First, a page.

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Current Page: U.S. | Wednesday, July 27, 2016
Ken Ham: Atheists 'Go Ballistic' When Children Visit Ark Encounter, Speak Against Naturalism

Ken Ham: Atheists 'Go Ballistic' When Children Visit Ark Encounter, Speak Against Naturalism

Ken Ham in front of a near completed Ark Encounter in Williamstown, Kentucky, in a photo posted on June 7, 2016. | (Photo: Ken Ham Facebook photo)

Young Earth Creationist Ken Ham, whose life-sized Noah's Ark theme park opened to the public earlier in July, says atheists "go ballistic" when children visit the Ark Encounter and declare that they disagree with naturalism.

"When I post videos such as this one that show what children have learned about the truth of God's Word, atheists go ballistic and say we are brainwashing kids — but they want to brainwash them in the hopeless, anti-God religion of naturalism," Ham said Wednesday in a Facebook post, linking to a short video of a 9-year-old boy talking about his visit to the Ark.

Ever since the Ark opened, Ham has been debating critics such as Bill Nye "the Science Guy," and has been fighting atheist groups like The Freedom From Religion Foundation that have warned school districts against bringing children to the theme park in Kentucky.

Ham has accused Nye several times of trying to brainwash children.

"He wants to brainwash kids, to indoctrinate them, in his naturalistic (atheistic) religion of meaninglessness and hopelessness," the Answers in Genesis and Creation Museum president said about Nye, after the latter claimed that every single one of the science exhibits on the Ark's third deck was "absolutely wrong."

Nye has in turn accused Ham of trying to brainwash children, recalling one encounter at the Ark he had with a young girl who asked him to change his way of thinking, in which Nye said she was repeating the words of her Creationist-supporting parents.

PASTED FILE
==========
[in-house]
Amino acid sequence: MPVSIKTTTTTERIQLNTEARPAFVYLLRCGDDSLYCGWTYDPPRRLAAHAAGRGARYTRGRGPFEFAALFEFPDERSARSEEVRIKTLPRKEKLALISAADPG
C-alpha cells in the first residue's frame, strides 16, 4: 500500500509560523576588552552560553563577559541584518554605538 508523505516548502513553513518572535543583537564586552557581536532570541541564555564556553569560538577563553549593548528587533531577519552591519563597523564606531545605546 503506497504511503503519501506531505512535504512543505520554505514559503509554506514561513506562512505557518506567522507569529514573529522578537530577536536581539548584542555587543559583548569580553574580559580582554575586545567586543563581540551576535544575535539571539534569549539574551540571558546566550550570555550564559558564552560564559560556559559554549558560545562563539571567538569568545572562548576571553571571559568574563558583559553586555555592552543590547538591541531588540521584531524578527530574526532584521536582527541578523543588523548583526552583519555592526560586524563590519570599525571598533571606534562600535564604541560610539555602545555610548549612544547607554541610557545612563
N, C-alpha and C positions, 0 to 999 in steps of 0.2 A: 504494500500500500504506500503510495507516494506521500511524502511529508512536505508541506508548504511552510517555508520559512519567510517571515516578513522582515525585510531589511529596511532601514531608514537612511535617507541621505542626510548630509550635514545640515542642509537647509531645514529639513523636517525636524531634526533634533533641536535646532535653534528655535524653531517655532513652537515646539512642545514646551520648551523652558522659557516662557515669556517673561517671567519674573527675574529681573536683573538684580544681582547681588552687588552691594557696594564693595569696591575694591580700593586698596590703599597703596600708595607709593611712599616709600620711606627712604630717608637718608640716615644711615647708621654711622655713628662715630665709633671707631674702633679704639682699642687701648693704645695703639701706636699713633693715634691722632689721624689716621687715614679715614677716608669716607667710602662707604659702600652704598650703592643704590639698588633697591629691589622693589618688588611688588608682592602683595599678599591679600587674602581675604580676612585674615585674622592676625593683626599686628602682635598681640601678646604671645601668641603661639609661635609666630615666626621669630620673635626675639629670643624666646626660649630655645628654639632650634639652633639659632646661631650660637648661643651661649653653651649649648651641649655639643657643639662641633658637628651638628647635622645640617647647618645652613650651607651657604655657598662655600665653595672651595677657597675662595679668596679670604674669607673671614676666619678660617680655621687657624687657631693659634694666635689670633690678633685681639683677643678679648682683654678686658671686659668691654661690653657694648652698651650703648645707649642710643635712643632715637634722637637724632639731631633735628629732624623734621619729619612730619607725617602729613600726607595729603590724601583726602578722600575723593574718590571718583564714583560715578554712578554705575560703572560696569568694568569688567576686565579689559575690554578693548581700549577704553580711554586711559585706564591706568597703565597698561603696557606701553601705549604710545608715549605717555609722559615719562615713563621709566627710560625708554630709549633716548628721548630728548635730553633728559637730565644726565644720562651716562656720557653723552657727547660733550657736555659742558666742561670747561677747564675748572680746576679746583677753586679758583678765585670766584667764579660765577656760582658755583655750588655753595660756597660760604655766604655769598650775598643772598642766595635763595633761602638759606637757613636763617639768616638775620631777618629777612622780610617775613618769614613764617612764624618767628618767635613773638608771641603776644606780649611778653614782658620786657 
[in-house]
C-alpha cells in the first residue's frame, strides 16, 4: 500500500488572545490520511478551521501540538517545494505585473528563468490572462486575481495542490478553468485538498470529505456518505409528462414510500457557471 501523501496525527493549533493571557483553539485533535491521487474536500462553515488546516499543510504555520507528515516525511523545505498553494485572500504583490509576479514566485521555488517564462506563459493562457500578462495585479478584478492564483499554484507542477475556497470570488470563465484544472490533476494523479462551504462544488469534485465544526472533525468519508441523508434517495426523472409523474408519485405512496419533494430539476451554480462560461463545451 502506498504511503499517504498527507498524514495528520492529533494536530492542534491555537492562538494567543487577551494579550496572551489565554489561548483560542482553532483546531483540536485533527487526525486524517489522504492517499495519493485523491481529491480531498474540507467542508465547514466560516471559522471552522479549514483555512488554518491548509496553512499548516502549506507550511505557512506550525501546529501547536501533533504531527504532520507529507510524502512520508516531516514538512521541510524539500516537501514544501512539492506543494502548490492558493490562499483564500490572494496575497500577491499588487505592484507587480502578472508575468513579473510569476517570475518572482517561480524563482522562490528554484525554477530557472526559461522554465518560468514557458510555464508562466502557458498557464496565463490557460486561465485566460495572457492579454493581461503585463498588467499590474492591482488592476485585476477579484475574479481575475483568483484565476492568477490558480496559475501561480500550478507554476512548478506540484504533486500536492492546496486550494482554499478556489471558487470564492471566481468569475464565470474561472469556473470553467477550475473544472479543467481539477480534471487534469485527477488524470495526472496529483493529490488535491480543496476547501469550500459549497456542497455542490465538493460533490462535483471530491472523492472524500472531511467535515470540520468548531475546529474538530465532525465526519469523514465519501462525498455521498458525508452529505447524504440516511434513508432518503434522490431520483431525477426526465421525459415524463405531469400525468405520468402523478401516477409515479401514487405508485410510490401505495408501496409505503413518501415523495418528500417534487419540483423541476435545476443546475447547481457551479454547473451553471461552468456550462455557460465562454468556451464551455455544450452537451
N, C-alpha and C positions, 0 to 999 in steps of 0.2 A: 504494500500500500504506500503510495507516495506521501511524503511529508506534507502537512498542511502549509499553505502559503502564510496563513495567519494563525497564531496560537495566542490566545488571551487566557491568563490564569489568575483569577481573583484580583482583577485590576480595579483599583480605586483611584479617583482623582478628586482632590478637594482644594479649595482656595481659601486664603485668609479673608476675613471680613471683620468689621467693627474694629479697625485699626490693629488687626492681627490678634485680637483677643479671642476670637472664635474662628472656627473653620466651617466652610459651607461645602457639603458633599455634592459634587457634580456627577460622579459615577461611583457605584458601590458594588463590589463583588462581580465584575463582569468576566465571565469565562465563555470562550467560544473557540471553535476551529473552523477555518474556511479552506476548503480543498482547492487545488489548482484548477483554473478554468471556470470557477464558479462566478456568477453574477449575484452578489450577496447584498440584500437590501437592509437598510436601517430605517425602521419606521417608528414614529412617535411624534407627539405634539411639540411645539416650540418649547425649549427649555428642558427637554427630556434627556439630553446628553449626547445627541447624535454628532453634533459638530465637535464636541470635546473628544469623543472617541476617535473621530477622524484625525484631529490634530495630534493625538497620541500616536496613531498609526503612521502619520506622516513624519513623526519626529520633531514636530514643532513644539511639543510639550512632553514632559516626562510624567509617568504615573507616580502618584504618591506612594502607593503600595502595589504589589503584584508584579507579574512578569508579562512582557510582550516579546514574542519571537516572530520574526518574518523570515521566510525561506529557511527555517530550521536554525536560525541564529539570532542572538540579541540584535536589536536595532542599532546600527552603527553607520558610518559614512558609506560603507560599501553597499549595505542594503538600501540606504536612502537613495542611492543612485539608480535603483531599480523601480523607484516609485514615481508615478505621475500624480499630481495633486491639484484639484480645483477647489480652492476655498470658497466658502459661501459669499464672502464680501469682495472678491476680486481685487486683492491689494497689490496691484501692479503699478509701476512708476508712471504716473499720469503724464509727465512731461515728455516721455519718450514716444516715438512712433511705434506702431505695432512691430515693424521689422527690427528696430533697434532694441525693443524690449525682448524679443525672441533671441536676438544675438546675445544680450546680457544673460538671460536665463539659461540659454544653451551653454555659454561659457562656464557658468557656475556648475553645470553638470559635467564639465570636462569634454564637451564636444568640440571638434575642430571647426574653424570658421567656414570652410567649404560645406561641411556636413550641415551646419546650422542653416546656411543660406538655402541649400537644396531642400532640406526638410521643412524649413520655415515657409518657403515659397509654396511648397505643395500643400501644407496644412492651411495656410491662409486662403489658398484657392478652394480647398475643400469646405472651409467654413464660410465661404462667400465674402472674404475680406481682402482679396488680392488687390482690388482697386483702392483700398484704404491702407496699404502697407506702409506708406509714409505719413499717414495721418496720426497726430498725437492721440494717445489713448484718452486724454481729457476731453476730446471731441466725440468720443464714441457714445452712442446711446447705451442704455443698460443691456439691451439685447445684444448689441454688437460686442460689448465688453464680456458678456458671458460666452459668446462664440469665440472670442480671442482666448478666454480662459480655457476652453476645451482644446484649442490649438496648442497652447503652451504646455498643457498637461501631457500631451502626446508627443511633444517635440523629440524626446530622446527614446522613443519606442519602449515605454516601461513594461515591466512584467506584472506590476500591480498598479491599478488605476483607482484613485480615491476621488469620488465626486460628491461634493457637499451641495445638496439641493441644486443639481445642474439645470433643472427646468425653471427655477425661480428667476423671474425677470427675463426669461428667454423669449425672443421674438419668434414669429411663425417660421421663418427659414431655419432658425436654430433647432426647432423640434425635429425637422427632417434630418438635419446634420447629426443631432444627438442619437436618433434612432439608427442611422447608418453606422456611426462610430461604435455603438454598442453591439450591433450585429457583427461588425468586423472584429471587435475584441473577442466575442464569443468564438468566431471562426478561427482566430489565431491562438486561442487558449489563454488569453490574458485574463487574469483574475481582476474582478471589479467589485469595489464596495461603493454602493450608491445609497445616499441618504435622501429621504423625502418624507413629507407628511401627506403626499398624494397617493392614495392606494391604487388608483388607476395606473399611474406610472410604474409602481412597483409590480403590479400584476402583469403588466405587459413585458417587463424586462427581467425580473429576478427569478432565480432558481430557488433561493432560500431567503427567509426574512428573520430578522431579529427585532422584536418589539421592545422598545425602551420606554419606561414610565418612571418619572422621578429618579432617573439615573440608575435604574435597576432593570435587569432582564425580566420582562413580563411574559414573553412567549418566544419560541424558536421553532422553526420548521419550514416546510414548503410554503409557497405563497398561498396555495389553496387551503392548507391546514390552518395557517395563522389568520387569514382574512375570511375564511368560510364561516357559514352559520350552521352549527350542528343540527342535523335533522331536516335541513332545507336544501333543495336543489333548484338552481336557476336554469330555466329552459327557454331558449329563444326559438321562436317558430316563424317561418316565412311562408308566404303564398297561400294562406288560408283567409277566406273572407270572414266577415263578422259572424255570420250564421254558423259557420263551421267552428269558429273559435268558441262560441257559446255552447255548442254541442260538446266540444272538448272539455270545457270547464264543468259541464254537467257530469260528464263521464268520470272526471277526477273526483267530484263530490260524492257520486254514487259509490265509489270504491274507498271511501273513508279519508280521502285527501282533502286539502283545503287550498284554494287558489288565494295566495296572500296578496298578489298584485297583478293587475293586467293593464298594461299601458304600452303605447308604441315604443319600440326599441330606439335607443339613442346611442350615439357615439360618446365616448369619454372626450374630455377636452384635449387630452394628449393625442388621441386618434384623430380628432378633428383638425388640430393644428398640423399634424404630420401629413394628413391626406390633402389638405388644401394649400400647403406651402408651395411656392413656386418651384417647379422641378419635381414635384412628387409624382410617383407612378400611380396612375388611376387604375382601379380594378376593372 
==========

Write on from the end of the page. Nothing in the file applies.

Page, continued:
The FFRF has meanwhile sent letters to hundreds of public schools in Kentucky, warning that sending students to the Ark would be akin to religious proselytizing.

"That would be completely inappropriate," FFRF Co-President Annie Laurie Gaylor said about field trips to the Ark. "This is an attempt to proselytize children. The public school is to educate, not indoctrinate."

Ham has vowed to stand up to the "FFRF bullies," however, and accused the atheist group of trying to thwart the First Amendment's guarantee of freedom of religion.

"On the basis of the First Amendment of the U.S. Constitution, public schools are absolutely free to take students on field trips (with appropriate parental permissions) to facilities like the Ark Encounter and Creation Museum, provided they are for historical, recreational, or educational purposes," Ham wrote on the AiG blog.

Ham, who previously told The Christian Post in an interview that the Ark is a response to a world that is becoming "increasingly secularized and biased," has said that the theme park will be offering school children a special discount.

The AiG president revealed that if public school students are booked as a group through their school to visit the Ark Encounter or the Creation Museum for educational, recreational, or historical purposes, then each child will only have to pay $1, with accompanying teachers coming in free.

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